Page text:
Saturday, September 16, 2006

Legalizing impunity

I learned the meaning of "impunity" from my work with Central and Latin Americans, usually persons made refugees by their own criminal governments that were supported by mine. The organization Derechos describes the concept:

Impunity. Perhaps no word defines the experiences of Latin America as well as this one. Lack of punishment, of investigation, of justice. The possiblity [sic] of committing crimes - from common robberies to rape, torture, murders - without having to face, much less suffer, any punishment. And therefore, the implicit aproval [sic] of the morality of these crimes. Forgiving and forgetting without remembering - or remembering too well, but not caring - that what is forgotten will be repeated. As thus what is done without any punishment, can be repeated without fear.

Our president is now seeking to make impunity for torturers the law of the land. To judge by his press conference on Friday, some of the hired help must have been afraid they might eventually be prosecuted; Bush wants the Congress to make torture safe for its perpetrators.

As usual, Billmon nails what is at stake in the current pulling and hauling over legalizing torture:

What will be on the table then is the question of whether a nation as powerful and potentially dangerous to others as America (the proverbial bull in the china shop) can survive on brute force alone -- without moral legitimacy or political prestige, without true allies (save for the world's other leper regimes) and without "a decent respect to the opinions of mankind."...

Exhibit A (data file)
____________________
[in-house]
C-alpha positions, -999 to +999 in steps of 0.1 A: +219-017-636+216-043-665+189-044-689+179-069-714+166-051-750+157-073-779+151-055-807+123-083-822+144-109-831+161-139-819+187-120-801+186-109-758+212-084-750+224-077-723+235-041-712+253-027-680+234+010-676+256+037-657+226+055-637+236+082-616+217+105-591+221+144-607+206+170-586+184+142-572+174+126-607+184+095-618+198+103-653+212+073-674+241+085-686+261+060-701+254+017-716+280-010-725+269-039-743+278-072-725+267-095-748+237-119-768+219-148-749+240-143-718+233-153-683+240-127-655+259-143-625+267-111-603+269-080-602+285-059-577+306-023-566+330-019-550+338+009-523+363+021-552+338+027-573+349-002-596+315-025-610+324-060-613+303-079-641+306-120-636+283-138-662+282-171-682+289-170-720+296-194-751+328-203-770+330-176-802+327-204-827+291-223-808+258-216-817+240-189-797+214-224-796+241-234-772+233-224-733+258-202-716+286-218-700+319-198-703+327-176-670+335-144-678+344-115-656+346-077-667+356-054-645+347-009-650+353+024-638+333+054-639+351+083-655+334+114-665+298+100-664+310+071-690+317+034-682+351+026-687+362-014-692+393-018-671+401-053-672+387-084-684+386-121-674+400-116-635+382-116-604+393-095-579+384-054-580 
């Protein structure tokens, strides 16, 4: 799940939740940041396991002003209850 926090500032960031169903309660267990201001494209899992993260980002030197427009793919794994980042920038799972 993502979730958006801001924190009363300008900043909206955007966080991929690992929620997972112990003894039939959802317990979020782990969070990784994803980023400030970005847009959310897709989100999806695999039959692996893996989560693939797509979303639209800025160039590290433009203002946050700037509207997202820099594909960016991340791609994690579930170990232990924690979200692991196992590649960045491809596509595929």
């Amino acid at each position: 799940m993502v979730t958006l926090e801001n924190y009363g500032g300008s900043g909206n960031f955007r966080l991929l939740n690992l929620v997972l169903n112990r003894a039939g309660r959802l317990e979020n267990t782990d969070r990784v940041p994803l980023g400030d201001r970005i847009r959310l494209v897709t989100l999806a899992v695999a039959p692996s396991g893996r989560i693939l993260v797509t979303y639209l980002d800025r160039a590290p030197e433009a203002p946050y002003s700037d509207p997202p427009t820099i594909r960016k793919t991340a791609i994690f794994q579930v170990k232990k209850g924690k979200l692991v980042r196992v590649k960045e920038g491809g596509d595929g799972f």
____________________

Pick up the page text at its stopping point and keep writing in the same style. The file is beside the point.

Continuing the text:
What this amounts to ... is the final decommissioning of the myth of American exceptionalism -- once one of the most powerful weapons in the U.S. arsenal. Without it, we're just another paranoid empire obsessed with our own security and willing to tell any lie or repudiate any self-proclaimed principle if we think it will make us even slightly safer.

Hat tip to Mahablog for pointing to the press conference video.

1 comment:

Arcturus said...

I'm afraid the myth's demise is being heralded a tad too soon. "Impunity" has always been an aspect of exceptionalism. Teflon wasn't Reagan's private possession.

Giorgio Agamben teaches us that the concepts implicit in a State of Exception are nothing new.

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